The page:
Many commentators are giving kudos to Prime Minister Benjamin Netanyahu for his sparkling speech at AIPAC, where he sounded like an American version of Shimon Peres waxing eloquent on the virtues of peace.
The problem is, when you don’t risk anything, people are less likely to take you seriously.
And in his speech, Bibi took few risks. He fed right into the cynical view that he will say whatever he has to say to balance all the conflicting forces around him—his Likud base, U.S. support, Israeli voters, etc.—so as to stay in power.
As a result, he made little progress in terms of advancing Israel’s diplomatic position. As things stand, much of the world—including President Obama—are putting the responsibility for the success of the peace process right in Bibi’s hands.
That, of course, is unfair, but Bibi’s protestations to the contrary made little difference. His money lines—it takes three to tango, durable peace, Jews have been here 4,000 years, etc.— sounded great but they moved neither mountains nor molehills.
There's an expression in marketing: Telling isn't selling. It's not enough to TELL the world that the Palestinians are the obstacle to peace-- you have to SHOW it.
Bibi could have done that with one word: YES.
Yes to the U.S. framework for peace.
Yes to the framework that Palestinians are guaranteed to reject.
He was given a gift of a “peace framework” that was the best possible deal Secretary of State could have given him; a non-binding framework with plenty of wiggle room; a deal that included recognition of Israel as a Jewish state; a deal that would have exposed Abbas as the true naysayer-- if only Bibi had played his poker hand.
But he couldn’t do it.
What’s crazy is that I’ve read many reports that Bibi, in private conversations with Kerry and other U.S. officials, has pretty much agreed to the framework.
If that is true, what a crying shame not to share that news with the world!
It’s apparent that Bibi wants to have his cake and eat it, too. He wants to give the impression that he agrees with the framework, without actually saying so. By harping on Palestinian rejectionism, he hopes to convince the world through the power of his argument.
It’s too late for that.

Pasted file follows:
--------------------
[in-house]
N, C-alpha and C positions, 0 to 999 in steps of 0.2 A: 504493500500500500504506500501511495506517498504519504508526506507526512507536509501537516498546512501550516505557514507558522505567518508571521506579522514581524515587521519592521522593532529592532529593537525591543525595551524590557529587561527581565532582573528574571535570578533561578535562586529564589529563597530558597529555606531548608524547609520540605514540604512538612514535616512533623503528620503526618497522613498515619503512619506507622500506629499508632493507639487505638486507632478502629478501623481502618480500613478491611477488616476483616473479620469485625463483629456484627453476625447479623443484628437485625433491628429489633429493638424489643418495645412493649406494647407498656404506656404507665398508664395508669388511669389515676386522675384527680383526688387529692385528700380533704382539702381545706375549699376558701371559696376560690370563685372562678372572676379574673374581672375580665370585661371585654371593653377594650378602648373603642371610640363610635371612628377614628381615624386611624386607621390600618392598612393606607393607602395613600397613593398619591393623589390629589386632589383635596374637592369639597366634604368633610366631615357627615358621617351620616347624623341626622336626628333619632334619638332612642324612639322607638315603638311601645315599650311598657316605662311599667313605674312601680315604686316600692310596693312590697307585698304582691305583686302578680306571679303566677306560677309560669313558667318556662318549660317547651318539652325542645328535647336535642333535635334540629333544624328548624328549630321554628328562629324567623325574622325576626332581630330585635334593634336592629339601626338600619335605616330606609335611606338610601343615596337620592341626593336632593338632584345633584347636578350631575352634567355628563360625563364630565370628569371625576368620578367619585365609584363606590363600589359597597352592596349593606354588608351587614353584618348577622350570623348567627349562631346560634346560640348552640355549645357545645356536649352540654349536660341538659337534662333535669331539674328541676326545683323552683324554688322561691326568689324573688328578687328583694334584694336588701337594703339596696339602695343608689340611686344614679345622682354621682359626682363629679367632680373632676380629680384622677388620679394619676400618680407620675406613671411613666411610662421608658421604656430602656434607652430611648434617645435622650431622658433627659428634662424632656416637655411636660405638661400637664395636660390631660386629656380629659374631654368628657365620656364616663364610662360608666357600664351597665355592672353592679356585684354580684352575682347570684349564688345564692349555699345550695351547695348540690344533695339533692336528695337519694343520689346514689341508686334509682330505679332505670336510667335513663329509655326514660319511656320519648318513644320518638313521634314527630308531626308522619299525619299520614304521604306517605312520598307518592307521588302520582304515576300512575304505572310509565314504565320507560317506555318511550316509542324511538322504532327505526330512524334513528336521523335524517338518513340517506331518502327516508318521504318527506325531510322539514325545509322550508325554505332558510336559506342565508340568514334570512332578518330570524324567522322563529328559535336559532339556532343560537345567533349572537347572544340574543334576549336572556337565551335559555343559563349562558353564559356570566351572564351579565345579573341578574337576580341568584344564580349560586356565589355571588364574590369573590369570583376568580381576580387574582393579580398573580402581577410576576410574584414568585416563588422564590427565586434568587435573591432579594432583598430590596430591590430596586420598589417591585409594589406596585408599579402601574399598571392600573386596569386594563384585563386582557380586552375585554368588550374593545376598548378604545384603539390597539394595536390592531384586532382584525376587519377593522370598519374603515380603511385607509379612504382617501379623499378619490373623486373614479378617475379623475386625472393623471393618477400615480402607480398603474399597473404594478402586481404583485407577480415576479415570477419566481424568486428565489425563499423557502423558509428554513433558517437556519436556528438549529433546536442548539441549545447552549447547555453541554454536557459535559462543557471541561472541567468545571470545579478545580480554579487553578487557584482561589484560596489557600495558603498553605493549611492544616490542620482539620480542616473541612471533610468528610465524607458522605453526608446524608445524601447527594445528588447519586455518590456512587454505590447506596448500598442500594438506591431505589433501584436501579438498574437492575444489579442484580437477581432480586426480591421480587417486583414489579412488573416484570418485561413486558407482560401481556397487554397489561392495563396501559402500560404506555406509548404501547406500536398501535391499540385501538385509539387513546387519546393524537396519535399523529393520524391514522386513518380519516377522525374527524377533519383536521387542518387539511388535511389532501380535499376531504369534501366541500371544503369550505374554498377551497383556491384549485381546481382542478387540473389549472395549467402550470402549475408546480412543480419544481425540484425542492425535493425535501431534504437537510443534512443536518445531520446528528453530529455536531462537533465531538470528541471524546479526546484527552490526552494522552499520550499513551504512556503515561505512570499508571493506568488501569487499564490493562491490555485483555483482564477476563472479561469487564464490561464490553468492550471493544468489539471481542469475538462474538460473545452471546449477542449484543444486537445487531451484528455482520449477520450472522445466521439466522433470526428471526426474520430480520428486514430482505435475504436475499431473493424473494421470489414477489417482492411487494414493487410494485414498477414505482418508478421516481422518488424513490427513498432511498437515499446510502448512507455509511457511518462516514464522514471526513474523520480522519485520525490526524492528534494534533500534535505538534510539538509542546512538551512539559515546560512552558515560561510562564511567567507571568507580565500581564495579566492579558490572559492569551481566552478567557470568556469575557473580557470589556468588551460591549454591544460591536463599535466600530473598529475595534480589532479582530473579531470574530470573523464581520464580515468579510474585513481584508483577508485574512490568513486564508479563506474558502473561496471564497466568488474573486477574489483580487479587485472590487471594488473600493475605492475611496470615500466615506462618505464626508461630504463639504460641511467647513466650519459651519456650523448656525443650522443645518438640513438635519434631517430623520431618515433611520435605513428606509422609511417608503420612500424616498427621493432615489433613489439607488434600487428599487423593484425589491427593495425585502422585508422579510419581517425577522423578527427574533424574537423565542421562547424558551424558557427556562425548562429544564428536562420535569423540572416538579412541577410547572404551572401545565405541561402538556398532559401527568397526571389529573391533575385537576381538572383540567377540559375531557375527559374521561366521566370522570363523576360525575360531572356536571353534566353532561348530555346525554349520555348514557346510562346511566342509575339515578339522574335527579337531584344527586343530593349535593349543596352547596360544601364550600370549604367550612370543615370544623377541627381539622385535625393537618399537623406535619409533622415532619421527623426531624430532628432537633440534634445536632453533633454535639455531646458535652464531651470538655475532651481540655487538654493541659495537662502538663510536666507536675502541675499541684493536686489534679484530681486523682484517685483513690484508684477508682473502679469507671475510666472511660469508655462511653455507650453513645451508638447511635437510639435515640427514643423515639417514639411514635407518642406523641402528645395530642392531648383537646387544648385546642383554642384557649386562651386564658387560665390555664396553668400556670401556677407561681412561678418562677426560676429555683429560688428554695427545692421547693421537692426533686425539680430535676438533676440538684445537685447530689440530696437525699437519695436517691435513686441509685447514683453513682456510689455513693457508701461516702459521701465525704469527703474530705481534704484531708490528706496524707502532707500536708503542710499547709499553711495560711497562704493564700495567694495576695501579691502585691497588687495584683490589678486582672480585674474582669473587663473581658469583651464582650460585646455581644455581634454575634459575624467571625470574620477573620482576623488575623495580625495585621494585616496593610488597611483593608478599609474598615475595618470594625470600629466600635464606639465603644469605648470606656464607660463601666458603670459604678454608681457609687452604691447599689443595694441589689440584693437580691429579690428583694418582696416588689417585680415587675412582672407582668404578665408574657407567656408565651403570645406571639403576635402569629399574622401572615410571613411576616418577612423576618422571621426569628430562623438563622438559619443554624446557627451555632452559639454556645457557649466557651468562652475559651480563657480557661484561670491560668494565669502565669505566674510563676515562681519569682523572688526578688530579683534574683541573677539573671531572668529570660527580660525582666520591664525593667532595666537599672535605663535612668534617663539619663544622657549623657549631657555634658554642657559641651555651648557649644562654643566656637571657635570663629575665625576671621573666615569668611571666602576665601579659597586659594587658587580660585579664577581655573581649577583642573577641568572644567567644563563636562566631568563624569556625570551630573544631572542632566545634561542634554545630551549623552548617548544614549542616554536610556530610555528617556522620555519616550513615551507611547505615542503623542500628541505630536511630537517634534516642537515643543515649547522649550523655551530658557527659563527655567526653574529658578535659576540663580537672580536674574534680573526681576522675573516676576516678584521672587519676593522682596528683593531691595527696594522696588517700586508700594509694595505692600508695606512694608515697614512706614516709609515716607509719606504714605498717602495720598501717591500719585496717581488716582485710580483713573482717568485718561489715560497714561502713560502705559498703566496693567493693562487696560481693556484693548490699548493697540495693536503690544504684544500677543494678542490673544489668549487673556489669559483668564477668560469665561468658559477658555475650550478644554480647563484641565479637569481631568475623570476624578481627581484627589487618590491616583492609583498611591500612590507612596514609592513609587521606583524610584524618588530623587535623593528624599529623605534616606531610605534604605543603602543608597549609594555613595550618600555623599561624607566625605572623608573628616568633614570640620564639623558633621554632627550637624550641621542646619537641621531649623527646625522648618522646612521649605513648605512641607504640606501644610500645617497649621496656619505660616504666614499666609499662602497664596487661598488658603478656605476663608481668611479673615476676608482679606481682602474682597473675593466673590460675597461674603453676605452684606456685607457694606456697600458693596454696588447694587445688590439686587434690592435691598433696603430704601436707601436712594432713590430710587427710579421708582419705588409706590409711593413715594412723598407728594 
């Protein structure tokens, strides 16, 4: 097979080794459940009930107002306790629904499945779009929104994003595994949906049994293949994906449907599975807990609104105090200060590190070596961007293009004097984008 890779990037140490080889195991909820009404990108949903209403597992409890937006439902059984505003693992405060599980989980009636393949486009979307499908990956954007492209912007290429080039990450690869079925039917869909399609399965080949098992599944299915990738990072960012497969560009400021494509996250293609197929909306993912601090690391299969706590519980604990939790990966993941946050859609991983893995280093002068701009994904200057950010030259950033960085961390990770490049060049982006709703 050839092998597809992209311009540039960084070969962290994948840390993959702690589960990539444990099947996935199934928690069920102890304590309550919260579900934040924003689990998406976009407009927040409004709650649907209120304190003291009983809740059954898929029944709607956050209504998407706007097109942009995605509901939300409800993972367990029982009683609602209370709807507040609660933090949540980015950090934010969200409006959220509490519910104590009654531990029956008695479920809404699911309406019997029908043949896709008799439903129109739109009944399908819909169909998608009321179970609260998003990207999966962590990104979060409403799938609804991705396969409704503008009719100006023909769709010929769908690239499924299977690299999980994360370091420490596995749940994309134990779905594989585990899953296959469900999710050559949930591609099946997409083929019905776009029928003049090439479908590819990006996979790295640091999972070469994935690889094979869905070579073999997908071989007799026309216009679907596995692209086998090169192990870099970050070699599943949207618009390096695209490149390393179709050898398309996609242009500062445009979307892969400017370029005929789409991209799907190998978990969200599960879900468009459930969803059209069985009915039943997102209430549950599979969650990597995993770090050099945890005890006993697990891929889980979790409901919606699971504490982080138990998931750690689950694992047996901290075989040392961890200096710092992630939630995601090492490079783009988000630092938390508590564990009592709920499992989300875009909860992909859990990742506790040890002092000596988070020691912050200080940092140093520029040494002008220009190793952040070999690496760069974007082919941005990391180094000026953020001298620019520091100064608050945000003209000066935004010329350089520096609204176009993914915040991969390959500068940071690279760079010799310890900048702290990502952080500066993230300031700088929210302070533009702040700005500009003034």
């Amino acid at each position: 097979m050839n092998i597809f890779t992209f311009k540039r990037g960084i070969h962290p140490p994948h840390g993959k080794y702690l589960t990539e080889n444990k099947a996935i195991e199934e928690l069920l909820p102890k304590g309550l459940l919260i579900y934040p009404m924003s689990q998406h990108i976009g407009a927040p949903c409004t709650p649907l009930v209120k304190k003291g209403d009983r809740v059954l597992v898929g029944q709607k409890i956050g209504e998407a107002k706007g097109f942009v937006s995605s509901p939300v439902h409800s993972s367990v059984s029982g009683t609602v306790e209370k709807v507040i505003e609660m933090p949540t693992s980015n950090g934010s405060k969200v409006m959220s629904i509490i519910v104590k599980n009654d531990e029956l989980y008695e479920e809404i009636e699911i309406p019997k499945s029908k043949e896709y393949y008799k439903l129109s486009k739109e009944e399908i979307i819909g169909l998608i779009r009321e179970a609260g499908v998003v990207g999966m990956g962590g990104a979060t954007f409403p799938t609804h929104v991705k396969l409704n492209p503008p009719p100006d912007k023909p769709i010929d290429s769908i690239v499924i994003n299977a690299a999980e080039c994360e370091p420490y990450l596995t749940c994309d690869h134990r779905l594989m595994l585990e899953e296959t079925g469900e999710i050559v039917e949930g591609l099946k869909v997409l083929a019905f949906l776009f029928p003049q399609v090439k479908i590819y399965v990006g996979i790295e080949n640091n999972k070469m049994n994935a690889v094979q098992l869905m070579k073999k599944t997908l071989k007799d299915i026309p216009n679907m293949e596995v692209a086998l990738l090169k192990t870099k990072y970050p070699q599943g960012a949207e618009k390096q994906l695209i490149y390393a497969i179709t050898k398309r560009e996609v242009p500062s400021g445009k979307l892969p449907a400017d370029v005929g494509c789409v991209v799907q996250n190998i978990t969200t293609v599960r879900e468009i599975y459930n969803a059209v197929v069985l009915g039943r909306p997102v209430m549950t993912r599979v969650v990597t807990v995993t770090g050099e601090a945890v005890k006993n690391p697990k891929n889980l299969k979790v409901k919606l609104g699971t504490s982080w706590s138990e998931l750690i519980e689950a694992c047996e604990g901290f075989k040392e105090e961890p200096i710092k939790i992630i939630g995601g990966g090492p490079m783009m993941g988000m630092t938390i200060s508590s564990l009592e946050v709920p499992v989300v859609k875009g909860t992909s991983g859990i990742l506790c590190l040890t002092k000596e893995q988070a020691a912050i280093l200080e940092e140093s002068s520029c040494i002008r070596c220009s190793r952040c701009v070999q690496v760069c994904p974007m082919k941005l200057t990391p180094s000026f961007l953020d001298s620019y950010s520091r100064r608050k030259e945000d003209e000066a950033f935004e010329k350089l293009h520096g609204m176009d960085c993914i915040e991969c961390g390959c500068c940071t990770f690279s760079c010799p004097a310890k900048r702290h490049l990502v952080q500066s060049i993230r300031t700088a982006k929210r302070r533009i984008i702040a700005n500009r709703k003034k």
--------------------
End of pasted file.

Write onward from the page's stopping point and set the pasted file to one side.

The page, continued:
Being articulate can only get you so far-- especially when most of the world is already suspicious of your intentions.
Ironically, saying yes wouldn’t have posed that much of a risk, because Palestinians are virtually incapable of saying yes in return.
I know what you’re thinking. Israel has said yes in the past-- look at Ehud Barak and Ehud Olmert—and it didn't get us anywhere. But it’s precisely because the world has such a short memory that Bibi needs to repeat the YES word. Bibi’s red lines are respected in Kerry’s framework—so it doesn’t matter if Abbas will “pocket” these concessions. The concessions are no worse than Olmert’s, which Abbas has already pocketed.
We're not talking here about a settlement freeze or releasing more terrorists from prison. We're talking about a bluff to expose the enemy.
Would Bibi take heat from his right and risk political upheaval by making this bluff? Of course, but that would only accentuate his courage and seriousness.
The key is that we’re nearing the end of a critical chapter, when, rightly or wrongly, the world is breathing down Israel’s neck, the White House still claims to have Israel's back, and the framework deadline is only weeks away.
If Israel is blamed now, it will be fed to the Wolves of Europe.
If Israel is blamed now, we can expect an international tsunami of diplomatic and legal sanctions and a boost to the malicious BDS movement.
The only way to blunt this tsunami is to avoid being blamed for the inevitable failure.
Considering that the Palestinians are pathologically committed to saying NO-- as they have always been-- it's criminal to have Israel being cast as the naysayer.
The spotlight must be put clearly and squarely on the Palestinians. Call it poker, chess, tennis, whatever you like-- but the ball must be put in Abbas' court. That is the only way to expose him as the true obstacle to peace.
If Israel ends up getting blamed, Bibi will have no one to blame but himself.
He can avoid that disaster by accepting America's non-binding peace framework.
Then all the eyes of the world will be where they belong: On Abbas-- the man who can only say no.
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